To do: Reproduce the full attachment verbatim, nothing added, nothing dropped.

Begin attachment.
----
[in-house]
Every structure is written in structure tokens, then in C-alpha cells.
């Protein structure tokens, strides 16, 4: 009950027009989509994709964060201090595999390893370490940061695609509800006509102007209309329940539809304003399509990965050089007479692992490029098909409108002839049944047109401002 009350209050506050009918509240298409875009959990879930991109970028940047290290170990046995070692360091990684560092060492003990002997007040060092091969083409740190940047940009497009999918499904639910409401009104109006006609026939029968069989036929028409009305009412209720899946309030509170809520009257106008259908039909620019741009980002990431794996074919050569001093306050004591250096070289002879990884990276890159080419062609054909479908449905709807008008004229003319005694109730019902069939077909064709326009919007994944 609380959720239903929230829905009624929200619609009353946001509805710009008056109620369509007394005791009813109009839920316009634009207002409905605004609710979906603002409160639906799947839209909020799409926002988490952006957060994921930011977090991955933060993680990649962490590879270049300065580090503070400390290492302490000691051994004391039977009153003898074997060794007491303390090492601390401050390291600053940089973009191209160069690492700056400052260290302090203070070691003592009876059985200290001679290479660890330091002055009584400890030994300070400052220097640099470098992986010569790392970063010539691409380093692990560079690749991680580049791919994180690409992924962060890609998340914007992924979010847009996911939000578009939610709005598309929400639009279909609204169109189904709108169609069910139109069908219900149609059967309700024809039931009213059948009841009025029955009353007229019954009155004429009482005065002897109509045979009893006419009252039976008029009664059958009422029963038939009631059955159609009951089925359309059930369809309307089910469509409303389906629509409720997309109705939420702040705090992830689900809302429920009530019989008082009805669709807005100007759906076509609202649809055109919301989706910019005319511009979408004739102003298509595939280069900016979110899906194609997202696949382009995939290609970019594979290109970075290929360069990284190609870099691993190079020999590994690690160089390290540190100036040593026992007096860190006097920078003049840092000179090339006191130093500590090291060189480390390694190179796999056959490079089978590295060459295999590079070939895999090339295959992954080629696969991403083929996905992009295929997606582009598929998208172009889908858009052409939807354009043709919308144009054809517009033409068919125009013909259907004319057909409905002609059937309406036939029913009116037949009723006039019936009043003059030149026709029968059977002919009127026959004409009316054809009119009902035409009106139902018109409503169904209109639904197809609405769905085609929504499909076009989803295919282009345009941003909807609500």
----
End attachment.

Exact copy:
[in-house]
Every structure is written in structure tokens, then in C-alpha cells.
């Protein structure tokens, strides 16, 4: 009950027009989509994709964060201090595999390893370490940061695609509800006509102007209309329940539809304003399509990965050089007479692992490029098909409108002839049944047109401002 009350209050506050009918509240298409875009959990879930991109970028940047290290170990046995070692360091990684560092060492003990002997007040060092091969083409740190940047940009497009999918499904639910409401009104109006006609026939029968069989036929028409009305009412209720899946309030509170809520009257106008259908039909620019741009980002990431794996074919050569001093306050004591250096070289002879990884990276890159080419062609054909479908449905709807008008004229003319005694109730019902069939077909064709326009919007994944 609380959720239903929230829905009624929200619609009353946001509805710009008056109620369509007394005791009813109009839920316009634009207002409905605004609710979906603002409160639906799947839209909020799409926002988490952006957060994921930011977090991955933060993680990649962490590879270049300065580090503070400390290492302490000691051994004391039977009153003898074997060794007491303390090492601390401050390291600053940089973009191209160069690492700056400052260290302090203070070691003592009876059985200290001679290479660890330091002055009584400890030994300070400052220097640099470098992986010569790392970063010539691409380093692990560079690749991680580049791919994180690409992924962060890609998340914007992924979010847009996911939000578009939610709005598309929400639009279909609204169109189904709108169609069910139109069908219900149609059967309700024809039931009213059948009841009025029955009353007229019954009155004429009482005065002897109509045979009893006419009252039976008029009664059958009422029963038939009631059955159609009951089925359309059930369809309307089910469509409303389906629509409720997309109705939420702040705090992830689900809302429920009530019989008082009805669709807005100007759906076509609202649809055109919301989706910019005319511009979408004739102003298509595939280069900016979110899906194609997202696949382009995939290609970019594979290109970075290929360069990284190609870099691993190079020999590994690690160089390290540190100036040593026992007096860190006097920078003049840092000179090339006191130093500590090291060189480390390694190179796999056959490079089978590295060459295999590079070939895999090339295959992954080629696969991403083929996905992009295929997606582009598929998208172009889908858009052409939807354009043709919308144009054809517009033409068919125009013909259907004319057909409905002609059937309406036939029913009116037949009723006039019936009043003059030149026709029968059977002919009127026959004409009316054809009119009902035409009106139902018109409503169904209109639904197809609405769905085609929504499909076009989803295919282009345009941003909807609500």